The Dyslexic Perspective

Do people with dyslexia see things backwards?

Contrary to popular belief, people with dyslexia do not see things backwards. I can see why we once thought this since some kids would get the letters b and d mixed up, and they might see the word was and say “saw” or see the word on and say “no”.

I have seen several students write their names from right to left, like this young girl, Shania:

Breaking It Down

The reason directional errors occur is not a vision thing at all, but rather a processing or perception issue. The best way to explain this is with a few examples.

Example #1: When I was reporting for jury duty, I received a parking pass with the instructions, “Place parking pass in the lower right of your windshield.” Did that mean my lower right as I sat in my car, or the lower right as I looked at my windshield from the outside? I had to make my best guess.

Example #2: Have you ever attended a kid’s school concert and wanted to know where your kid would be standing so you could get a good seat? “I’m on the left side of the risers,” your kid tells you. You walk in and find a seat to your left, only to find out that your kid meant his left, as he’s standing on the stage.

Example #3 Look at the pictures below.

What do you see in the first picture? How about the second one? What about the rest of the pictures? If you said “a banana”, you are correct, no matter which way it’s facing.

Example #4: Imagine that you are at a parade. You are watching the parade from one side of the street and your friend is across the street watching from the other side. Down the street comes a float with a large balloon shaped like a super hero.

 

    “Superman!” you say.

    “Superman!” says your friend.

    “Superman!” says a kid watching while he hangs upside down from a tree branch.

    You are all correct.

    Later, along comes a float with a large balloon shaped like a letter.

    “b!” you say.

    “d!” says your friend.

    “p!” says the kid in the tree.

    Later, along comes a float with a large balloon shaped like a word.

    “was!” you say.

    “saw!”says your friend.

    “Sam!” says the kid in the tree.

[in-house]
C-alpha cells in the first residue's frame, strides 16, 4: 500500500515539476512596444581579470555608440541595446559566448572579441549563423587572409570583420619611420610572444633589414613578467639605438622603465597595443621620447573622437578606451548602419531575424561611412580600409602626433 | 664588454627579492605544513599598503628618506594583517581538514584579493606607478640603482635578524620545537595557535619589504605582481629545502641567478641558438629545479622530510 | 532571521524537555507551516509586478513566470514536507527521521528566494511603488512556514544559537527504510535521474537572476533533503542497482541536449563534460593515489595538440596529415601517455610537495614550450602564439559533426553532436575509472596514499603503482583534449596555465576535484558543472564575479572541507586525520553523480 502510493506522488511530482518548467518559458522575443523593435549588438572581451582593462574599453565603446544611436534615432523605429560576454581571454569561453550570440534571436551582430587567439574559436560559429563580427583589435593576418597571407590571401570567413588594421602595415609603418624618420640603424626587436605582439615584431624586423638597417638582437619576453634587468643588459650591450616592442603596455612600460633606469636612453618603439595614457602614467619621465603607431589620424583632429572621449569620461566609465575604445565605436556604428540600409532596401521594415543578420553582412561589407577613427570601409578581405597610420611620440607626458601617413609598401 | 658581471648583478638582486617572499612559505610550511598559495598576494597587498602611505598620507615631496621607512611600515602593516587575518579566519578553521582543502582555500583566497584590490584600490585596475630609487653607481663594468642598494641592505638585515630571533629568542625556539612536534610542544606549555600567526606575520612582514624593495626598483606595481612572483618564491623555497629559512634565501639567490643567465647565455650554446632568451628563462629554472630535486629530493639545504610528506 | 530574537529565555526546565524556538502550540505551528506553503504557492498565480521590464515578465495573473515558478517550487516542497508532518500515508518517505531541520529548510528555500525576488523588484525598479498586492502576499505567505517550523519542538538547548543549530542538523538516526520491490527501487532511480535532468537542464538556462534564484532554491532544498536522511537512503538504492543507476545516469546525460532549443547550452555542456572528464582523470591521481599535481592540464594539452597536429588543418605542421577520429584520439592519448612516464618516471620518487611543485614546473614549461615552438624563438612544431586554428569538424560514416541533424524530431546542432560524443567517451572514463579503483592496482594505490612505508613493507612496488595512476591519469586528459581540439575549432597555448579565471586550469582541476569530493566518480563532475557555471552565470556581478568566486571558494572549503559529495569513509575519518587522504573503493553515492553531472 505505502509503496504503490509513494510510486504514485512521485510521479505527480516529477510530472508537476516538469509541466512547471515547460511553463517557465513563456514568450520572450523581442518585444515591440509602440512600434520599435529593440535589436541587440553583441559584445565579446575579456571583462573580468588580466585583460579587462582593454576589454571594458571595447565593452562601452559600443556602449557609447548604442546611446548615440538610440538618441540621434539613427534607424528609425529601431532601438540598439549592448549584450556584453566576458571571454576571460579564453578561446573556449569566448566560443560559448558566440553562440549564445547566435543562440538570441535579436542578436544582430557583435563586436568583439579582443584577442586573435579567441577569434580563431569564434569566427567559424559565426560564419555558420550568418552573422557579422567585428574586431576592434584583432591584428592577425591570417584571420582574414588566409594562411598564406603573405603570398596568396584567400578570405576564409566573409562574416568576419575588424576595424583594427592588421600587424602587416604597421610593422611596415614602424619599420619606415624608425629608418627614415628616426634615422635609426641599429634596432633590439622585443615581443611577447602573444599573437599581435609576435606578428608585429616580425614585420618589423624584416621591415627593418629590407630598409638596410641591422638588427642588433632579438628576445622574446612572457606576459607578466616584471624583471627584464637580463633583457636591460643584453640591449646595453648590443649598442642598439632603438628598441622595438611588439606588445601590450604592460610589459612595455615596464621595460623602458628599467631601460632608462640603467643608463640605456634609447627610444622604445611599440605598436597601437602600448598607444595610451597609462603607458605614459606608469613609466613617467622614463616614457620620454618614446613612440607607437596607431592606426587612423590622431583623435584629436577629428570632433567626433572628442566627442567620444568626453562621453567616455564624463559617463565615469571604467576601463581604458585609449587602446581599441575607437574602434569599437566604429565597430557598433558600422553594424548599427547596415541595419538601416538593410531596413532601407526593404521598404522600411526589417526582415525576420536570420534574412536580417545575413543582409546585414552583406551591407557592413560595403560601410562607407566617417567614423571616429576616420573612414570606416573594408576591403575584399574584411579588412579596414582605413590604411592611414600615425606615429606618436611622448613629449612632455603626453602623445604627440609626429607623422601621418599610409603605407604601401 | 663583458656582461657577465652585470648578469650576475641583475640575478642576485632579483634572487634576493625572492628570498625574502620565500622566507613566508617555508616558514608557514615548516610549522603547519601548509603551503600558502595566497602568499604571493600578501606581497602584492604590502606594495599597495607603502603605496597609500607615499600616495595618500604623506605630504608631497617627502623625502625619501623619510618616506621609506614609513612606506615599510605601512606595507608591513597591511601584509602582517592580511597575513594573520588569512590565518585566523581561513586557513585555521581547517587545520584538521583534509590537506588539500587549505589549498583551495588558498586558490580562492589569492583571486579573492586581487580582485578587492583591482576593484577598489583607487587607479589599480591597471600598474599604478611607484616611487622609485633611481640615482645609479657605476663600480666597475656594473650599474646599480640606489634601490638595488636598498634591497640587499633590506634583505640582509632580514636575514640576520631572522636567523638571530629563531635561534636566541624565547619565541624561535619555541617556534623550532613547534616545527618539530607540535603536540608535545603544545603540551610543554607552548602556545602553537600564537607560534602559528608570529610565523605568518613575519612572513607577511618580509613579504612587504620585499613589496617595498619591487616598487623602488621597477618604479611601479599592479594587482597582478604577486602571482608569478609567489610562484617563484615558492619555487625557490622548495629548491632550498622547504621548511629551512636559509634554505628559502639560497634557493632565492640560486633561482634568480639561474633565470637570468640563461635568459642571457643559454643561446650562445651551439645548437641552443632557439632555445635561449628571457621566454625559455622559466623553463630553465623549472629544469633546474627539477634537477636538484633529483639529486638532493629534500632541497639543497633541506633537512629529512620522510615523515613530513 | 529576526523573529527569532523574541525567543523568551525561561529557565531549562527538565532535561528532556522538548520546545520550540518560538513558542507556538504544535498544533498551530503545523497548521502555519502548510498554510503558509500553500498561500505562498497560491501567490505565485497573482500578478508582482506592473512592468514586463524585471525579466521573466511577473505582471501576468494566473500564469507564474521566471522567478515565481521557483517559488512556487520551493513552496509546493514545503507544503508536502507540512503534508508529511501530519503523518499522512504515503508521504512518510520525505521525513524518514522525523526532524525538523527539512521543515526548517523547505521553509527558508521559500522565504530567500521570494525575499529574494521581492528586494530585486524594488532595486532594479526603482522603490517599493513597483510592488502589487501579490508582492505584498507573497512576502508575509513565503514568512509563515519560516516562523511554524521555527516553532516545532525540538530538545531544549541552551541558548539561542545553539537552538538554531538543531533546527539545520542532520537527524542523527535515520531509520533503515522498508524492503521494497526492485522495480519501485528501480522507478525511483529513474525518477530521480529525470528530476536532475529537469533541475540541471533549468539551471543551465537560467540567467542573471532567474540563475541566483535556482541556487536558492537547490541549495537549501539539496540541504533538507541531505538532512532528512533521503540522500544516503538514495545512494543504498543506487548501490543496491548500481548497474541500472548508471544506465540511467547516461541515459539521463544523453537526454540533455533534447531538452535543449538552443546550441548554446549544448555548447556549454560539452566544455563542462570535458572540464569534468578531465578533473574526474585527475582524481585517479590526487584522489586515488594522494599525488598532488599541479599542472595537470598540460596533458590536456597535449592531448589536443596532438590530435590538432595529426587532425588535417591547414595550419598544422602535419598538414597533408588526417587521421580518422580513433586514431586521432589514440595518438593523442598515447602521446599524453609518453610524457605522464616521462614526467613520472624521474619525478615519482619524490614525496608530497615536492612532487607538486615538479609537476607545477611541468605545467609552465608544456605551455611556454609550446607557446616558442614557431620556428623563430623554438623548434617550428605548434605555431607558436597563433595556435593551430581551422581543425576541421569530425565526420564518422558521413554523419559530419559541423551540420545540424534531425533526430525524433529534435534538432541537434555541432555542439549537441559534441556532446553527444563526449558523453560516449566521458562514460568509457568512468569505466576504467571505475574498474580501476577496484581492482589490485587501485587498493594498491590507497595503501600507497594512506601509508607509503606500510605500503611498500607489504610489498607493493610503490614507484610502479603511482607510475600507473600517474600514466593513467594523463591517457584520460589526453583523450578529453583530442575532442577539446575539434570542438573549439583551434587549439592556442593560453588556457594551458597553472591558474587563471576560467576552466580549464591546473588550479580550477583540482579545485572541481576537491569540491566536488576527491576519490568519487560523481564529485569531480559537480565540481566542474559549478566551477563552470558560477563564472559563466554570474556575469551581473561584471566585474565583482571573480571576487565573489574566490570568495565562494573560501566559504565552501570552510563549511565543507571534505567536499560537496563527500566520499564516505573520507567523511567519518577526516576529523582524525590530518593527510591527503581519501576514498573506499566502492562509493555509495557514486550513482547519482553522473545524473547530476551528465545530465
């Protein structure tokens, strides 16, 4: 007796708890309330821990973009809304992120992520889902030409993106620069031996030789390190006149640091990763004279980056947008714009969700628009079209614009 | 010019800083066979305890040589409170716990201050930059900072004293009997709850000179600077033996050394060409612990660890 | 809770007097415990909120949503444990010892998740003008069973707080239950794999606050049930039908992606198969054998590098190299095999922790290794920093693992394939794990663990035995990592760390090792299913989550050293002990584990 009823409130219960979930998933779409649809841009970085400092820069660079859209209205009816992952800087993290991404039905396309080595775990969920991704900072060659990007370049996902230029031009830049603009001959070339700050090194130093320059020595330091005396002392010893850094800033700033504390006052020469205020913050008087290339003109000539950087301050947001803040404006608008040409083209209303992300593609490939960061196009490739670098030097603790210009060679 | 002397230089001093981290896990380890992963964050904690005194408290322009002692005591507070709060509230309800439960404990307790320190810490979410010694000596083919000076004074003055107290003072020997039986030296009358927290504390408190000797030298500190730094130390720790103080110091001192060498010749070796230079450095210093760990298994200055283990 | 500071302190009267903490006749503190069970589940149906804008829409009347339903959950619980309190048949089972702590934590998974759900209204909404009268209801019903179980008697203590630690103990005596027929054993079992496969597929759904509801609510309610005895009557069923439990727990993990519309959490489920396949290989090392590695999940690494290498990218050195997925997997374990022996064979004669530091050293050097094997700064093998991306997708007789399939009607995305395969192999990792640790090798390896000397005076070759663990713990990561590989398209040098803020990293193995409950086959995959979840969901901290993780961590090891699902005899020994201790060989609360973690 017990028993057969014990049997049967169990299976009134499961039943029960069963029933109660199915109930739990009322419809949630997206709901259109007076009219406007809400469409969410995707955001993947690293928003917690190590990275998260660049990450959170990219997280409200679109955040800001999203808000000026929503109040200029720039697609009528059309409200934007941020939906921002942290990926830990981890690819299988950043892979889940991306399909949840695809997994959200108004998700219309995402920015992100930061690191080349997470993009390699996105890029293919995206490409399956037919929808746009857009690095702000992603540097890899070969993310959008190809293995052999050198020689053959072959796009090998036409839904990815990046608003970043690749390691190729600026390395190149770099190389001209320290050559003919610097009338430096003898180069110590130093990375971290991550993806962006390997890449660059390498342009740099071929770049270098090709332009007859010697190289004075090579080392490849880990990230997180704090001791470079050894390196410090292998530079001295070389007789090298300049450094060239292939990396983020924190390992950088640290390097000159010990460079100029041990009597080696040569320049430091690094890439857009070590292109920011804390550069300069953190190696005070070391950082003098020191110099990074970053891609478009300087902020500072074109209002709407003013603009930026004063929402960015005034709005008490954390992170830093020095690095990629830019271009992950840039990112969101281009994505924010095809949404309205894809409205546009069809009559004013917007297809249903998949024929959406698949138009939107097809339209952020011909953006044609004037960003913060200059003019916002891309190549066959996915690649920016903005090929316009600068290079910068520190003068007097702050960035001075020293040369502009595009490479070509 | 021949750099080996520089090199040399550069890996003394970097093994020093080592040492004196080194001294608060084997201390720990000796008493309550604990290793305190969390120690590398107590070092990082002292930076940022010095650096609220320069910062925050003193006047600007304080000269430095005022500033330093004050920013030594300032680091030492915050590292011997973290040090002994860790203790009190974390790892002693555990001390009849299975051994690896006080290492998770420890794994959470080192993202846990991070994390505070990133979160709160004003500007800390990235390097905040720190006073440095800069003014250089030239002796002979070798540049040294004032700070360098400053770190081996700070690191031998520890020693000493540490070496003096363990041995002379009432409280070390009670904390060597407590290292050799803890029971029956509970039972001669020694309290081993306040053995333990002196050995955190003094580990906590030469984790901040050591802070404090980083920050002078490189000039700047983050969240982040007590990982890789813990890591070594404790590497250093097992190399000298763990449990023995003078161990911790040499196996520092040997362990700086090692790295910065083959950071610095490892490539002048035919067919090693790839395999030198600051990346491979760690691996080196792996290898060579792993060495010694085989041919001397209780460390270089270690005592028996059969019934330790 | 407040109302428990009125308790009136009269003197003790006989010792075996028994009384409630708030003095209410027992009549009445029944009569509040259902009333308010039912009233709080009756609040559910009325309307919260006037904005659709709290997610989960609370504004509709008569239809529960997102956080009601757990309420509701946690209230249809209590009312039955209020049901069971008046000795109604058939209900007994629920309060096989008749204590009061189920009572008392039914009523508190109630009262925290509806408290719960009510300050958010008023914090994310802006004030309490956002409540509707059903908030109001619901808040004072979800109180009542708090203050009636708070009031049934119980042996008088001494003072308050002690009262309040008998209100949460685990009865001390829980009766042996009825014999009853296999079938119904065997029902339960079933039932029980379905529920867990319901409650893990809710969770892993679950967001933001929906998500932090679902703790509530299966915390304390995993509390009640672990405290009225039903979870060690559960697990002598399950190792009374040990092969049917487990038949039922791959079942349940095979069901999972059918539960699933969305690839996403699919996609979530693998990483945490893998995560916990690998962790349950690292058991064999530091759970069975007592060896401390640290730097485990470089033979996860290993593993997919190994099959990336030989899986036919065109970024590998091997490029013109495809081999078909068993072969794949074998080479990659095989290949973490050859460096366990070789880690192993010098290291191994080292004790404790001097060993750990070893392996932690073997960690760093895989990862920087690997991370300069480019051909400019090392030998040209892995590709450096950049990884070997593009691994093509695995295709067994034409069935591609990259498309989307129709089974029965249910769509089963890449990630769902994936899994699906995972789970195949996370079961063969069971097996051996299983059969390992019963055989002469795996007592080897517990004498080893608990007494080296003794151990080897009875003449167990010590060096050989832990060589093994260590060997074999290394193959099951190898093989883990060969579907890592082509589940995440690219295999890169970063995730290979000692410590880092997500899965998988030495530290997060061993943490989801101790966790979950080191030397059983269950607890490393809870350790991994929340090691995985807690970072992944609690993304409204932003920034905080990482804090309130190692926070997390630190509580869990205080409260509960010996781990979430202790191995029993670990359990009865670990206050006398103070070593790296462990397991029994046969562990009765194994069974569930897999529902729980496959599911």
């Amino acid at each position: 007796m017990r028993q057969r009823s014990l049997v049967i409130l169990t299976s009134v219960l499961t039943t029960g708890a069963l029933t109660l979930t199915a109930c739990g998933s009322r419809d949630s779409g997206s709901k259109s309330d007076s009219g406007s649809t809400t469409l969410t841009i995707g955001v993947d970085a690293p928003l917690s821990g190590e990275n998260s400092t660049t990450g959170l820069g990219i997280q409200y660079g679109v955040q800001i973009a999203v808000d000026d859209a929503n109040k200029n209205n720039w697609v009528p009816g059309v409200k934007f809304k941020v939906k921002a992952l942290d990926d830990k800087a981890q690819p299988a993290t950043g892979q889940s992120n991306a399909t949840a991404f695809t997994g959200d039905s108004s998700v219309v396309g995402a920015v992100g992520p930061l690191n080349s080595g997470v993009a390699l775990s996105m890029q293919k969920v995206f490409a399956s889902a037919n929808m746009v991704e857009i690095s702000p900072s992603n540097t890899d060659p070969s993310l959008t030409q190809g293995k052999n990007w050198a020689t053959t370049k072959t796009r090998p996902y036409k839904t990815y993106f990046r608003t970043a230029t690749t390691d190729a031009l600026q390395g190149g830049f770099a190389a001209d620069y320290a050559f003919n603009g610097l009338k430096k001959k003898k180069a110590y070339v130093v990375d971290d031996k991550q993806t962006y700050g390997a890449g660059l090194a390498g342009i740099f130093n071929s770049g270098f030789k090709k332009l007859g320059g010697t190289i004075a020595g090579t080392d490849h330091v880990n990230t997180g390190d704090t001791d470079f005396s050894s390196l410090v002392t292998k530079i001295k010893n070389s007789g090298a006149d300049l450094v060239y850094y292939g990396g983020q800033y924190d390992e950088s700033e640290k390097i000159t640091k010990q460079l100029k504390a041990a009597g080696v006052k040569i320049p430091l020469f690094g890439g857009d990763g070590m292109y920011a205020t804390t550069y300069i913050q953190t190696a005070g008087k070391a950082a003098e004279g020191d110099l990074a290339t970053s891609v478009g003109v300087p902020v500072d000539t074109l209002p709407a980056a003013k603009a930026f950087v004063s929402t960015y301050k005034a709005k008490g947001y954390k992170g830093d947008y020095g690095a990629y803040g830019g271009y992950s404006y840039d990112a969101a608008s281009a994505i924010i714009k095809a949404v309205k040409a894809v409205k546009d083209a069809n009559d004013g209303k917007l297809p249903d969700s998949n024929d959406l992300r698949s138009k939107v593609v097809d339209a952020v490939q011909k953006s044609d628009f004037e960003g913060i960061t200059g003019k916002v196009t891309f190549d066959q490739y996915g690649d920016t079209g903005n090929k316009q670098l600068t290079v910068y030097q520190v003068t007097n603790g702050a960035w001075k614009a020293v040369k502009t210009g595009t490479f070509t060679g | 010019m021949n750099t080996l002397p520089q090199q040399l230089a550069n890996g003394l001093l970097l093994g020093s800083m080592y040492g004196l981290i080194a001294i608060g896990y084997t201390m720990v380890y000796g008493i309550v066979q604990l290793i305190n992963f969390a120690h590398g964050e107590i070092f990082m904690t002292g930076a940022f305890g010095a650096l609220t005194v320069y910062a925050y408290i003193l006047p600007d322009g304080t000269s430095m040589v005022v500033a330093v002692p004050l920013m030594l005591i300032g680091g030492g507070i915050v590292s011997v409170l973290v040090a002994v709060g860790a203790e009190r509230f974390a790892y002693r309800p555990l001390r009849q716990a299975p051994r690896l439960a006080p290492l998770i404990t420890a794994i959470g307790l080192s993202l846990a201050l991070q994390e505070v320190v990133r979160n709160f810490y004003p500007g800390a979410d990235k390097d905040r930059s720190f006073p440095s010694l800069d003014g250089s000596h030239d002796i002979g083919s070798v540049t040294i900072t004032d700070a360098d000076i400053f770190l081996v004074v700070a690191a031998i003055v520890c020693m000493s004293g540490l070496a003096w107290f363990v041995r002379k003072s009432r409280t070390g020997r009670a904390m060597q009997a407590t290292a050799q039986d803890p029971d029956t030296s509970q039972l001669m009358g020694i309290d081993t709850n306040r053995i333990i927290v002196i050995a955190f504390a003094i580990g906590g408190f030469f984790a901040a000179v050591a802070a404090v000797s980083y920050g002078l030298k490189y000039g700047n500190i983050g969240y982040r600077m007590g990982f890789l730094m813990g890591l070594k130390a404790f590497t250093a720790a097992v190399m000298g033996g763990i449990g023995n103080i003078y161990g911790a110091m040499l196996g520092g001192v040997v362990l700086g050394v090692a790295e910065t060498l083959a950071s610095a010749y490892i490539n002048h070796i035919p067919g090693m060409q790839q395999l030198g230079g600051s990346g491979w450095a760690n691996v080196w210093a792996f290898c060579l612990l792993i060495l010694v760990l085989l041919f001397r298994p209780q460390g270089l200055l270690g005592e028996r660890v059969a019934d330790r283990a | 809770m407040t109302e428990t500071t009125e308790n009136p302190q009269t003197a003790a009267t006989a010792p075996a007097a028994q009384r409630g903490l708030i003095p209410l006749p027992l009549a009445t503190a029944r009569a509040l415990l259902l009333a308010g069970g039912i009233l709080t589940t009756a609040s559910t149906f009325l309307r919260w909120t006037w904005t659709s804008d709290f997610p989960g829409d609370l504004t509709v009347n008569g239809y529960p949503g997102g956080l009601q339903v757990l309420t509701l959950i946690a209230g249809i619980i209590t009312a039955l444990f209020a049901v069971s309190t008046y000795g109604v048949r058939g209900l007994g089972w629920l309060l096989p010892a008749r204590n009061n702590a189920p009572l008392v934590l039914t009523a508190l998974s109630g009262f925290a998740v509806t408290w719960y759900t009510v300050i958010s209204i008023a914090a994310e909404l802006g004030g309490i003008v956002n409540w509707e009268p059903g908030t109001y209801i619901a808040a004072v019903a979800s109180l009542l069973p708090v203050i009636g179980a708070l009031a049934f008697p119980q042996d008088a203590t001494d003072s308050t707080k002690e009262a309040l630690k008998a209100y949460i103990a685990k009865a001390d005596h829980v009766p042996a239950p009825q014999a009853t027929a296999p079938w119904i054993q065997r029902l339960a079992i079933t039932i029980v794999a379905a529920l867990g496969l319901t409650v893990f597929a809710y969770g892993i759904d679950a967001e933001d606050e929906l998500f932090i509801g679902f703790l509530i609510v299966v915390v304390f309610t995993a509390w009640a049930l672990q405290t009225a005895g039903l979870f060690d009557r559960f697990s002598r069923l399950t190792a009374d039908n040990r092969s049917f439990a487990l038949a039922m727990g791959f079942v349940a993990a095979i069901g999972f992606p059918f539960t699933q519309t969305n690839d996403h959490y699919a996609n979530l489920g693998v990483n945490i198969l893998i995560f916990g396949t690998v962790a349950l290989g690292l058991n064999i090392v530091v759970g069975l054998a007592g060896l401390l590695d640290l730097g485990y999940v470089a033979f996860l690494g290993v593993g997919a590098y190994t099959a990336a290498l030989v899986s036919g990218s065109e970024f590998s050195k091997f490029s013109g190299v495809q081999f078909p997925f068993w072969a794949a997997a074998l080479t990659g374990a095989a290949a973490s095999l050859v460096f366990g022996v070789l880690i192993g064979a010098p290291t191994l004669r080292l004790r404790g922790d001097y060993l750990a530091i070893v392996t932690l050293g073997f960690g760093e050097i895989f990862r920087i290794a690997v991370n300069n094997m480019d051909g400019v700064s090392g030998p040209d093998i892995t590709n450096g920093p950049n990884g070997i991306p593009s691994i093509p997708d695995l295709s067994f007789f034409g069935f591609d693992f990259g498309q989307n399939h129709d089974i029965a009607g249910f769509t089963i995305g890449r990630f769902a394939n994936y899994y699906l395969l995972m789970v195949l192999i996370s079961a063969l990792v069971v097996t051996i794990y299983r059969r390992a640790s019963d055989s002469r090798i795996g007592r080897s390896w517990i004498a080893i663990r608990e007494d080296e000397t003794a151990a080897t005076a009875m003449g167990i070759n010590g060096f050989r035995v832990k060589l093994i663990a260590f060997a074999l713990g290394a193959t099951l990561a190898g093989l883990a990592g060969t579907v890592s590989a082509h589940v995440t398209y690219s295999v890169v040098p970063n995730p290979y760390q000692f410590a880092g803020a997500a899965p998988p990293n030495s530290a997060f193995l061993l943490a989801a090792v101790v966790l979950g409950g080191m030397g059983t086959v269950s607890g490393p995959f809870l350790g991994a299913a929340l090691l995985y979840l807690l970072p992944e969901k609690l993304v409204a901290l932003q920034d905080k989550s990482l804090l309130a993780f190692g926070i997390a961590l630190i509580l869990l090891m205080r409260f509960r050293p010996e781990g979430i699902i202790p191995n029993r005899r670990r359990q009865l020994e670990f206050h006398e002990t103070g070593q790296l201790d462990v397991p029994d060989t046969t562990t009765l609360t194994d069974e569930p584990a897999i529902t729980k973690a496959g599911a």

Is only one parade-watcher correct?

Is only one parade-watcher correct?

My point is that if letters, words, and shapes are 3-dimensional (like a balloon) rather than 2-dimensional (like on paper), the letter or word could qualify as different things, depending upon the perception of the viewer.

The 3-Dimensional Point of View

I’ve learned that people with dyslexia do not naturally process written words or accomplish tasks in a linear way, meaning that they do not work their way from left to right and top to bottom. They often see “the big picture” in real-life problems and approach written words in the same manner.

Unless taught differently, people with dyslexia tend to take in a whole word as one big shape (from all angles), rather than processing its pieces starting from the left. This can be a problem also when students try to write a letter or number. It’s like they are “drawing a picture” of that letter’s shape and its orientation doesn’t seem important. This can also make it hard to learn the difference between left and right, how to tell time on a clock with hands, and how to read maps.

I believe that people with dyslexia use their 3-D, spatial awareness strength to try to help with their weakness in recognizing those flat, 2-D squiggles on a page. I can just imagine students pulling those letters or words up off the page in their minds and perceiving them “Matrix (the movie)-style”, where the shape is in mid-air and viewed from all angles. When they see the letter b on a page, their eyes see the same shape as everyone else. They may correctly say “b”, but may just as easily say “d” or “p” since all of those letters are the same shape from a 3-dimensional point of view.

Many people with dyslexia have a poor memory for flat 2-dimensional shapes (such as words on a page), but they have very good spatial, 3-dimensional awareness for things like sports, Legos, Minecraft, architecture, landscaping, and design.

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